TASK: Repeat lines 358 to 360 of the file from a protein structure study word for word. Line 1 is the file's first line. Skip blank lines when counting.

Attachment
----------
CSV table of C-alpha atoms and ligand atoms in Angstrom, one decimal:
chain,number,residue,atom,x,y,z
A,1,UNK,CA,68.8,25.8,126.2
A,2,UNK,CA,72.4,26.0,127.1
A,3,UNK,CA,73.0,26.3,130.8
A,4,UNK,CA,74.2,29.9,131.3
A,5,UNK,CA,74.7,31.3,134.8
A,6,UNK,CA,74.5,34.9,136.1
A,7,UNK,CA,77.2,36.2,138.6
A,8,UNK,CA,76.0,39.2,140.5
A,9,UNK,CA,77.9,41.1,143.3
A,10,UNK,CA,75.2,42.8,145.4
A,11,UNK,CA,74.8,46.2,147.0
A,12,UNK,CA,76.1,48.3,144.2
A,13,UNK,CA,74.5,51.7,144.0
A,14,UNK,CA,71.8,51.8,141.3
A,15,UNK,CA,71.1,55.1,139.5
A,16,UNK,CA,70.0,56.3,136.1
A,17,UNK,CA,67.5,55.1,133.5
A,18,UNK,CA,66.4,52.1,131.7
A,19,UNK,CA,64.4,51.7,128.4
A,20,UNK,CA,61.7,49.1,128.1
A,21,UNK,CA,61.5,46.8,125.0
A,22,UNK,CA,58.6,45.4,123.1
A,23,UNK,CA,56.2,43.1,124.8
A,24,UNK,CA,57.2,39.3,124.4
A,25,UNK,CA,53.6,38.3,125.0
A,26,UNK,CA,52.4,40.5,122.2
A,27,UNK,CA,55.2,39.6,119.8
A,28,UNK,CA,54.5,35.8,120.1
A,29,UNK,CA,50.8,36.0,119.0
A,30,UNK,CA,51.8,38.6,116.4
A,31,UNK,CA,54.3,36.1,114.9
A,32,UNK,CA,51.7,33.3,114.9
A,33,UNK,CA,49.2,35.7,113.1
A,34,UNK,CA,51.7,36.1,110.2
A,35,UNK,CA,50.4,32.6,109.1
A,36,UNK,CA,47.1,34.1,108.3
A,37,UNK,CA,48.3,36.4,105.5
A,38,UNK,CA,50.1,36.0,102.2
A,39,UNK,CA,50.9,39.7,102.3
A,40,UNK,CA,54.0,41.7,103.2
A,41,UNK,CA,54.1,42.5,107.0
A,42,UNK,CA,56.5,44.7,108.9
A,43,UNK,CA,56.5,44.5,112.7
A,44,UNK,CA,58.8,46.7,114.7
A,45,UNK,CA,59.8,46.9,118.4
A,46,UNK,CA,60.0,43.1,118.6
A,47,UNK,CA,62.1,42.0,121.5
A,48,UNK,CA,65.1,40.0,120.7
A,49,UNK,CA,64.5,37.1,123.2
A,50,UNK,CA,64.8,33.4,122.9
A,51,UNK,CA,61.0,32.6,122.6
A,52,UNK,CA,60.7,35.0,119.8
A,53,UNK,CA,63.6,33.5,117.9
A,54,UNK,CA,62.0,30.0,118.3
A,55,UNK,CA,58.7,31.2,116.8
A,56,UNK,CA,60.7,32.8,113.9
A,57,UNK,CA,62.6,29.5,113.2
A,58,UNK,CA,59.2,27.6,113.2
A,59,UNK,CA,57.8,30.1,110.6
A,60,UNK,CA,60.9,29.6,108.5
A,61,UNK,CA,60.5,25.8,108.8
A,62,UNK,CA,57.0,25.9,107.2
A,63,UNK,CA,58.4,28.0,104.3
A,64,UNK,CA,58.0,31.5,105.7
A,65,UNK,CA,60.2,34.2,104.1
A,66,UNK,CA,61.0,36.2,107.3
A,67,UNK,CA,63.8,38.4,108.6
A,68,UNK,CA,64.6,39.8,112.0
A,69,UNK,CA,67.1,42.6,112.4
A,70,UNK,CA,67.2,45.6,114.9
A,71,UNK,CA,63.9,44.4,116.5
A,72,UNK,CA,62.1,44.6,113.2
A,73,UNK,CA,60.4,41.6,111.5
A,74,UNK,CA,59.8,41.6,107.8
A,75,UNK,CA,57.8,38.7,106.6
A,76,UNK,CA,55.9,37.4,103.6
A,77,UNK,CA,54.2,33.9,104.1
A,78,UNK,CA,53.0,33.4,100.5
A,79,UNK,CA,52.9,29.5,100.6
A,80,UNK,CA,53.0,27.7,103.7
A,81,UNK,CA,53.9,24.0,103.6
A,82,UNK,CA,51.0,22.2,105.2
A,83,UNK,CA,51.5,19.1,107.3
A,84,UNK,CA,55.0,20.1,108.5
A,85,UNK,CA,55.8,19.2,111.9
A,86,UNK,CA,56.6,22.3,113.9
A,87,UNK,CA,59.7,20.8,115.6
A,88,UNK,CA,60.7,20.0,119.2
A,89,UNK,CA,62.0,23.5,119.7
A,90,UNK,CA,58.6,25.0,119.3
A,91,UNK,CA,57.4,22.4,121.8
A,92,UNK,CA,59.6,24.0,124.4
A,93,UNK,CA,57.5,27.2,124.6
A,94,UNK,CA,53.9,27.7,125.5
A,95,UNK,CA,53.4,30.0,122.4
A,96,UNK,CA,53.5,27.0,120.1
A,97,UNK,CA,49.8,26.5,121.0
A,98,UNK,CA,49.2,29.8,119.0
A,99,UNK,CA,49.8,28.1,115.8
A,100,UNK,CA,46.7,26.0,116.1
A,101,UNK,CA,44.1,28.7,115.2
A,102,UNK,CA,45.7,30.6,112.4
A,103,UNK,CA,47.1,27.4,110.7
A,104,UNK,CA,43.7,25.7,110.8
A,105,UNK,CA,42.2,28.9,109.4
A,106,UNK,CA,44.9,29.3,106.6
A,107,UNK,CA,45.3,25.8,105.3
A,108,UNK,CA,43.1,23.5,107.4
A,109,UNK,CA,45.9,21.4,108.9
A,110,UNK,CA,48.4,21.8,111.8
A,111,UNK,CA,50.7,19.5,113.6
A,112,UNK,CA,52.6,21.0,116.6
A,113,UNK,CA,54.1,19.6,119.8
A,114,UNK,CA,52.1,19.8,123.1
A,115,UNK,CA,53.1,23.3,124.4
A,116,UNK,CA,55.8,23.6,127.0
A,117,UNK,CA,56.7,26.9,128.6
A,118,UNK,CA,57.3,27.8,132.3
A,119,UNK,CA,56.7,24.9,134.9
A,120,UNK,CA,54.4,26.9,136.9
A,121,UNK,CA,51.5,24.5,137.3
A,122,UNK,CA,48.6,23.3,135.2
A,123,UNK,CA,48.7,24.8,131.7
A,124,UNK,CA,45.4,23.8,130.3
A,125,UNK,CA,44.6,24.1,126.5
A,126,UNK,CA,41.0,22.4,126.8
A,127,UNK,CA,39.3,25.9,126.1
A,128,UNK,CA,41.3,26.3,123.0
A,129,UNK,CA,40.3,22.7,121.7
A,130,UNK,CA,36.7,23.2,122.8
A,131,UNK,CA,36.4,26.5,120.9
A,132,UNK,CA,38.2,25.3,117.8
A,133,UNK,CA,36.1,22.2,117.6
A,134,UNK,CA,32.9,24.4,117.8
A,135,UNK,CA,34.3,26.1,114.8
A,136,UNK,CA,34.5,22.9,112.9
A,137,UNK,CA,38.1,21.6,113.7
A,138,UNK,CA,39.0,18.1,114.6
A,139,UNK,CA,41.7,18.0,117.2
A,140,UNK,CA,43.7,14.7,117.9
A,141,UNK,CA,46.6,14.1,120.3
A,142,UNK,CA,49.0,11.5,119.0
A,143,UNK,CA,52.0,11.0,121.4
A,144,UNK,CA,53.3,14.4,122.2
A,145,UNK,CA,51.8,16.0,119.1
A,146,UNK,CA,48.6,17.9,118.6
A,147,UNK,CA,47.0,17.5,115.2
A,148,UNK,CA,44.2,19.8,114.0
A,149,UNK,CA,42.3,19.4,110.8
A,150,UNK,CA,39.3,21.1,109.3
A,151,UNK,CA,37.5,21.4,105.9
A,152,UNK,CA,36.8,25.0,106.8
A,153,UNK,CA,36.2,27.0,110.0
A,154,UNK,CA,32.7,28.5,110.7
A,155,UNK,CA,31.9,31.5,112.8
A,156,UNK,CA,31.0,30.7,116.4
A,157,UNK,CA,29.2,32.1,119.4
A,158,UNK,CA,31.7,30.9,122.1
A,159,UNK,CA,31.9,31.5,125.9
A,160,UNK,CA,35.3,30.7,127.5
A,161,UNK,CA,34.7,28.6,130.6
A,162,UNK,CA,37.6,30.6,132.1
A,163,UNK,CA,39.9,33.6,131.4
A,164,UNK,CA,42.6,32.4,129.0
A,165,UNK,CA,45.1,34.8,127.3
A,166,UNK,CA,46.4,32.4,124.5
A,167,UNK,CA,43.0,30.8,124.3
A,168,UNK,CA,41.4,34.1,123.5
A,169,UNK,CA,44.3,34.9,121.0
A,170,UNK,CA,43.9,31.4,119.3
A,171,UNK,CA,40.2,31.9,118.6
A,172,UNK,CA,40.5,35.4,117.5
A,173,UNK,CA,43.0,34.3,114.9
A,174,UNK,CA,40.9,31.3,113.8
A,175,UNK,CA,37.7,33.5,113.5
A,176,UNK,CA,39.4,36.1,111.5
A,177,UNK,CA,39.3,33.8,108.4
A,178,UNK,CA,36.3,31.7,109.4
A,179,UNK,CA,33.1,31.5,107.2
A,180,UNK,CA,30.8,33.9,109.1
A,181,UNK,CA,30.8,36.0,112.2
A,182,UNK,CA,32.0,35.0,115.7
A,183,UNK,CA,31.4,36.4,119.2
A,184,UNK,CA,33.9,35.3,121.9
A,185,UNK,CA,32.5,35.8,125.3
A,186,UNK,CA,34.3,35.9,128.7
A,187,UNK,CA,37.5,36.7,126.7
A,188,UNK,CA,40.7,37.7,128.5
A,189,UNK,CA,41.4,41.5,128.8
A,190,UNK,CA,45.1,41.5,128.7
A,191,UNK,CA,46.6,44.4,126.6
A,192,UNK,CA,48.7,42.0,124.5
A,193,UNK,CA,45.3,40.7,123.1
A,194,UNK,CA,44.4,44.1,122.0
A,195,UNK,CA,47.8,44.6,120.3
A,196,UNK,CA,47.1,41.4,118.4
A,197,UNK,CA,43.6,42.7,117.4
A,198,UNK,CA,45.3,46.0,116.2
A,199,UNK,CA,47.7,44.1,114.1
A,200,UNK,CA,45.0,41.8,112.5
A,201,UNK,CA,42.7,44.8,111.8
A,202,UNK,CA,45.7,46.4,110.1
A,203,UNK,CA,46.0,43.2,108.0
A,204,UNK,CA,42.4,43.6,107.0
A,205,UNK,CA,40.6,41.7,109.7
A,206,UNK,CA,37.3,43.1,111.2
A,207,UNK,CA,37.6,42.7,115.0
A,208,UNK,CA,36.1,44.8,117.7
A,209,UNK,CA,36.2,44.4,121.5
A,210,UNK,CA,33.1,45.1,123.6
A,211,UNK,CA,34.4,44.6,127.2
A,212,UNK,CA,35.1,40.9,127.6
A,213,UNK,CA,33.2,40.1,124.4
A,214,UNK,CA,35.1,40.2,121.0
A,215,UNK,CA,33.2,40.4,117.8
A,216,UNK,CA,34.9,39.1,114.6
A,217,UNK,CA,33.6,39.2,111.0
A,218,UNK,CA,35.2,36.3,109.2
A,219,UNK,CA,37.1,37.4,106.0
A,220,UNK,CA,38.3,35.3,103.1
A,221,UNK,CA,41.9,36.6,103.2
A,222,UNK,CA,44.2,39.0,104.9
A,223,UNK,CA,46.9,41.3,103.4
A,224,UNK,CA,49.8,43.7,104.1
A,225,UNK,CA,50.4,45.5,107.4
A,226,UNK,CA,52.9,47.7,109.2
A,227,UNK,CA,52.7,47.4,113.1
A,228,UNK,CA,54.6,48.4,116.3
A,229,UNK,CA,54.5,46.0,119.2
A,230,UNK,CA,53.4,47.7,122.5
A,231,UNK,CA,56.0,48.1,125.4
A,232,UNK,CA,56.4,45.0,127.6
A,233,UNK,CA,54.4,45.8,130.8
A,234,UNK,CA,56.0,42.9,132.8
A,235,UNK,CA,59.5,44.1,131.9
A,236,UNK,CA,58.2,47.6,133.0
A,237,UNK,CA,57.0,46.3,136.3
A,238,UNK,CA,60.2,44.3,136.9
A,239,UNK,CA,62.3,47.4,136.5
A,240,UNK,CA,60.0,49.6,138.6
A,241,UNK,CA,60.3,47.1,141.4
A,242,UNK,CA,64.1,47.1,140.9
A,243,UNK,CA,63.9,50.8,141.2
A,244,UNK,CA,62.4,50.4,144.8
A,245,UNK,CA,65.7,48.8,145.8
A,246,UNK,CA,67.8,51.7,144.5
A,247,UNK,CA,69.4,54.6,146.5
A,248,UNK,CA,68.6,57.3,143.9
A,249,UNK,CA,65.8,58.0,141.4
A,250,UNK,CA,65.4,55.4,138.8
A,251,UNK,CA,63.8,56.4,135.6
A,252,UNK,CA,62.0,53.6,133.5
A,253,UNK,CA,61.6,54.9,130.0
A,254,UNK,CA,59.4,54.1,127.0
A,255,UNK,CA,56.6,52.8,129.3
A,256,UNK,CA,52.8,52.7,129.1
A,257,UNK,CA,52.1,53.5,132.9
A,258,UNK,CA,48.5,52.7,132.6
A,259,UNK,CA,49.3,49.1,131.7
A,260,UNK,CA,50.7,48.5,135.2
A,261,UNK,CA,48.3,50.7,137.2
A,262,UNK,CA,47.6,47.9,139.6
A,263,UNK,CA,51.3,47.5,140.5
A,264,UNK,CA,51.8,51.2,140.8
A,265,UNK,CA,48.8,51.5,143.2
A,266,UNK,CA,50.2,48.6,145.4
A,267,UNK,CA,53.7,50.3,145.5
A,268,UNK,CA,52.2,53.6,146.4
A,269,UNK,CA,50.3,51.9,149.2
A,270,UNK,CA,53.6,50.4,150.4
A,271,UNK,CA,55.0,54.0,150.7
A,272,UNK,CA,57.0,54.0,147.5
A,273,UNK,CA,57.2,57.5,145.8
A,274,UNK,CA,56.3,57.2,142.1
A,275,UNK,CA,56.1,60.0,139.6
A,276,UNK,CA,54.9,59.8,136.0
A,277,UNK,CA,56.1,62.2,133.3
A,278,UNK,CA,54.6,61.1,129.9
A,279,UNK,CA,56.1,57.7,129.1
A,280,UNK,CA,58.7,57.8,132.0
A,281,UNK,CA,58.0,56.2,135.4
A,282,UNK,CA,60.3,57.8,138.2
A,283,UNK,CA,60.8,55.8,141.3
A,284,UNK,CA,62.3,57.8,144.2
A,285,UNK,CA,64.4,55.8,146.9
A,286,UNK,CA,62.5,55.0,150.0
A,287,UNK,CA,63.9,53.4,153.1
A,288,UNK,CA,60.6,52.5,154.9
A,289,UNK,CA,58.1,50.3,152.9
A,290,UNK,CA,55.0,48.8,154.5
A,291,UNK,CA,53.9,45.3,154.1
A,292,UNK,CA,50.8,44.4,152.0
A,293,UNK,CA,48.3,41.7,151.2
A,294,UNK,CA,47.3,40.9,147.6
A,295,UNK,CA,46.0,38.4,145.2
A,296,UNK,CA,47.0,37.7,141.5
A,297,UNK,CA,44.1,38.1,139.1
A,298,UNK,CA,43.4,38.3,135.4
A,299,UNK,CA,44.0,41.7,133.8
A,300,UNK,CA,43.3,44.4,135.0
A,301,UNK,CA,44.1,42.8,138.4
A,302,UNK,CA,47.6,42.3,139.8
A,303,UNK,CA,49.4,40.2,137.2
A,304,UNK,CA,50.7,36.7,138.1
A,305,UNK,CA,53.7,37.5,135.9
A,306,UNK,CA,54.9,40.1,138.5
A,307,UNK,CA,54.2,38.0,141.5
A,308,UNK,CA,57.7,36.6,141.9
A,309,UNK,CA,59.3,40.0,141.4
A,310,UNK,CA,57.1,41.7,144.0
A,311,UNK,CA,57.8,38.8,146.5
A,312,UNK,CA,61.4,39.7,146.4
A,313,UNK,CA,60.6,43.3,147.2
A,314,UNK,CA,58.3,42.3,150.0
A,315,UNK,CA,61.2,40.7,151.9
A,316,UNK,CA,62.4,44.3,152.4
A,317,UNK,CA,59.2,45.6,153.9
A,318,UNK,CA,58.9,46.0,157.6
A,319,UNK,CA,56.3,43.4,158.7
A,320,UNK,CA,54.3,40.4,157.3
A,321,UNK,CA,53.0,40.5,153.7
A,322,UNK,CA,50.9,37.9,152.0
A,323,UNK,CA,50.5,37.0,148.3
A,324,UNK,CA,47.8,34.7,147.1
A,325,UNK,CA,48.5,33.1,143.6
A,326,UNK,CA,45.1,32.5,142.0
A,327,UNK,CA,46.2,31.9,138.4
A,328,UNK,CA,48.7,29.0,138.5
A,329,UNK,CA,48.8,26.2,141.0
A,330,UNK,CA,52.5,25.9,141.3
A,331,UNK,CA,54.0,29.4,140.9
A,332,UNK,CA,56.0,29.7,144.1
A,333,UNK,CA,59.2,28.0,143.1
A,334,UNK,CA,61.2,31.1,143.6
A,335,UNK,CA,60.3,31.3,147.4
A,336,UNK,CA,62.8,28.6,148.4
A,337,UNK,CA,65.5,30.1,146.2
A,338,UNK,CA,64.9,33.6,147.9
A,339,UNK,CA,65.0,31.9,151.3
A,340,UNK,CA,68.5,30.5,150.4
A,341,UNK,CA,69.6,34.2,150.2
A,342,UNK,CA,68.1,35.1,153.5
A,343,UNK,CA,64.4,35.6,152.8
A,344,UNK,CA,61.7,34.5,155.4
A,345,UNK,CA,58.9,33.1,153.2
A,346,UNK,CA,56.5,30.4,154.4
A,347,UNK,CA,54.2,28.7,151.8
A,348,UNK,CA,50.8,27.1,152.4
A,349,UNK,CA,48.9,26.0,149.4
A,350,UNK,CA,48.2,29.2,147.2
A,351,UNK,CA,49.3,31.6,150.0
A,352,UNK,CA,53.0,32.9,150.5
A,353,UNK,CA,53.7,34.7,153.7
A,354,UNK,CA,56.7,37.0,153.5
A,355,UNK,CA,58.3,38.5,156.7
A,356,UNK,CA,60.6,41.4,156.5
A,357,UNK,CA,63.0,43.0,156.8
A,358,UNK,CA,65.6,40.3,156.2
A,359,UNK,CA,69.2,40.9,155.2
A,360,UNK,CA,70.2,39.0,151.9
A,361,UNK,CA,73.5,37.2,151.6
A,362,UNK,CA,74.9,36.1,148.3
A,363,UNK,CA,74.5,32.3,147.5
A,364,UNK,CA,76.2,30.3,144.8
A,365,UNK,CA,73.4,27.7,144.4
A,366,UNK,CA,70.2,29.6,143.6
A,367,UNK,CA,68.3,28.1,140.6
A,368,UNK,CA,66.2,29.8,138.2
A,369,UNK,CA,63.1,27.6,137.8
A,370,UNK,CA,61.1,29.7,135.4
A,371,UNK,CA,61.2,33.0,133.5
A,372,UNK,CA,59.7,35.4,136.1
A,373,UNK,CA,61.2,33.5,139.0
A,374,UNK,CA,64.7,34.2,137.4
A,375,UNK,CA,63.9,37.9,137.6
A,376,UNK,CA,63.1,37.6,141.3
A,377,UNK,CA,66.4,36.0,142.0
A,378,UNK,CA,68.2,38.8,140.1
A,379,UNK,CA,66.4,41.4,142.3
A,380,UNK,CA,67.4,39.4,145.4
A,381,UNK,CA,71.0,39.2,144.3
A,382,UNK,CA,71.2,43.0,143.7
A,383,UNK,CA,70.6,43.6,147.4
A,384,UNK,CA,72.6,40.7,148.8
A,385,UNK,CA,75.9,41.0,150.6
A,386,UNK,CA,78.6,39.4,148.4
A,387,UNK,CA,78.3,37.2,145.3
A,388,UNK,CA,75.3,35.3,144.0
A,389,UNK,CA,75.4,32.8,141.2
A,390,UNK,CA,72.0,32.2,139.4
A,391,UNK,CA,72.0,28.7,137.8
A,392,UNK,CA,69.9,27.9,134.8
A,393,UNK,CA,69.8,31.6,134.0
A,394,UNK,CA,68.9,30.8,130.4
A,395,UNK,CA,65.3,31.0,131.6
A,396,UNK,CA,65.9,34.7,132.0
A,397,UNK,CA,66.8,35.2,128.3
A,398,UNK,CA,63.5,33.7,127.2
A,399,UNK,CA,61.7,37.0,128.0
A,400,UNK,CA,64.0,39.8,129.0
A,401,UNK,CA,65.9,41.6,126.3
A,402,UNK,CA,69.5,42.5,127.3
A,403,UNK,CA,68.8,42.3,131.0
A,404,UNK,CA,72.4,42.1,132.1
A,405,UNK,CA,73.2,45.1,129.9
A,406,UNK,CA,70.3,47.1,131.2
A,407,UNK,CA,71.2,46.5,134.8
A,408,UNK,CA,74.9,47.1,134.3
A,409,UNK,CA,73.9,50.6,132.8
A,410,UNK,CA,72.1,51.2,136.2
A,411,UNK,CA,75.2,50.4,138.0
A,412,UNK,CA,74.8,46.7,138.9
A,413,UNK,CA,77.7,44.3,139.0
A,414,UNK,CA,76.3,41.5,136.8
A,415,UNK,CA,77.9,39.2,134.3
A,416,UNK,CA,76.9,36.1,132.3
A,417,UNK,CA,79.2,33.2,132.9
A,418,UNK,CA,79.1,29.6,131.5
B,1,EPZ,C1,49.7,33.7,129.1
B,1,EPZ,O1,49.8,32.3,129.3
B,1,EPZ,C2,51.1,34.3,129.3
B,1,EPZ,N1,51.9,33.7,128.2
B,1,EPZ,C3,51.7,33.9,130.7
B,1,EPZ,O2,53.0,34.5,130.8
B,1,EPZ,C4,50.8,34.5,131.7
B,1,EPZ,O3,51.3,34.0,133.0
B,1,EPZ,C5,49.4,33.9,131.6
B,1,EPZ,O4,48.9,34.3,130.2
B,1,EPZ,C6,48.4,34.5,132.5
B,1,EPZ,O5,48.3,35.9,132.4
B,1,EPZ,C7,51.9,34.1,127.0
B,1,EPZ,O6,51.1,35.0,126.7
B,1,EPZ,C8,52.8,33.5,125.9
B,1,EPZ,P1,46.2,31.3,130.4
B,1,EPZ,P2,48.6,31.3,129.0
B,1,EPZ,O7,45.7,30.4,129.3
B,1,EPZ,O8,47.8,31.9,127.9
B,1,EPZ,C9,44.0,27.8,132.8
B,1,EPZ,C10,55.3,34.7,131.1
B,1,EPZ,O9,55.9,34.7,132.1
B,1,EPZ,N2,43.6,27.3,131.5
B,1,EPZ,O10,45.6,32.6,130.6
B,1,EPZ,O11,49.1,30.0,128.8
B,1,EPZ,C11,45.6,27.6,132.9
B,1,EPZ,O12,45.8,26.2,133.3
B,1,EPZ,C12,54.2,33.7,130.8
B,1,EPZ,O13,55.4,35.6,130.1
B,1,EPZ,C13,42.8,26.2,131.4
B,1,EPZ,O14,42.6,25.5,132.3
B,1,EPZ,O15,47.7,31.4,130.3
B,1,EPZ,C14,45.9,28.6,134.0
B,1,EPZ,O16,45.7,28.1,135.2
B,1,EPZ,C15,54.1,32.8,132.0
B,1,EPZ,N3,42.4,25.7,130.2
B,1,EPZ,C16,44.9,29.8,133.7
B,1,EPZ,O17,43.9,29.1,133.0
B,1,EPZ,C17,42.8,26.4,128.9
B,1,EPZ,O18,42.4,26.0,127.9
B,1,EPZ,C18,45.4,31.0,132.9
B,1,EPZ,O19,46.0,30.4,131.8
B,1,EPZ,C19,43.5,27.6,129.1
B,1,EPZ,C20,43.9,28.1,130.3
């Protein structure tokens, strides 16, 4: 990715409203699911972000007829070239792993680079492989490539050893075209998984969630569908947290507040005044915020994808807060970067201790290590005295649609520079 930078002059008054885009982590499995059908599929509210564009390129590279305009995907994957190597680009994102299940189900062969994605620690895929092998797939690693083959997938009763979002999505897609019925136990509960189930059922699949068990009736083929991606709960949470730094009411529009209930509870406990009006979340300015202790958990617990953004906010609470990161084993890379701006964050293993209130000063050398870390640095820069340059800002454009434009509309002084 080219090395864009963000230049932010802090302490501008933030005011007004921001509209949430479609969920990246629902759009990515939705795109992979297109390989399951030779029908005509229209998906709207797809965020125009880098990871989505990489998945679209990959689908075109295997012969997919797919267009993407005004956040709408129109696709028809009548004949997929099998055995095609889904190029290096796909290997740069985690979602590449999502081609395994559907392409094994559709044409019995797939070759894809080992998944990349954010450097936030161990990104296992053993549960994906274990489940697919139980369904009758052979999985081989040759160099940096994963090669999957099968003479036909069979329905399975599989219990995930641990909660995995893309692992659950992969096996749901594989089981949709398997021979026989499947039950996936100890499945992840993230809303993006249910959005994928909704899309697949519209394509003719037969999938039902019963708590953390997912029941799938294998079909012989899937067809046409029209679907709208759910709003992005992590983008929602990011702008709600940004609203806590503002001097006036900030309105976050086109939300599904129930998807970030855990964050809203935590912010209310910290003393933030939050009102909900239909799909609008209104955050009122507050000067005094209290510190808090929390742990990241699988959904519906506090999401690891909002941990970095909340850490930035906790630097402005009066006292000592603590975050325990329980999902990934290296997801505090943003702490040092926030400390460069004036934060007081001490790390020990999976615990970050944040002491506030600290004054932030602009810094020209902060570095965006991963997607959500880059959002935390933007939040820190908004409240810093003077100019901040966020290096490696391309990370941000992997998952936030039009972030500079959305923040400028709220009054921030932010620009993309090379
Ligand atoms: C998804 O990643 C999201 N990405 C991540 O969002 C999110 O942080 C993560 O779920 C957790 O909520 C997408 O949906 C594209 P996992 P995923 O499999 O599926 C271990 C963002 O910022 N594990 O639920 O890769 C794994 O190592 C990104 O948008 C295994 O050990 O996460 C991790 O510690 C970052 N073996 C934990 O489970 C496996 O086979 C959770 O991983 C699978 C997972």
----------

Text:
A,356,UNK,CA,60.6,41.4,156.5
A,357,UNK,CA,63.0,43.0,156.8
A,358,UNK,CA,65.6,40.3,156.2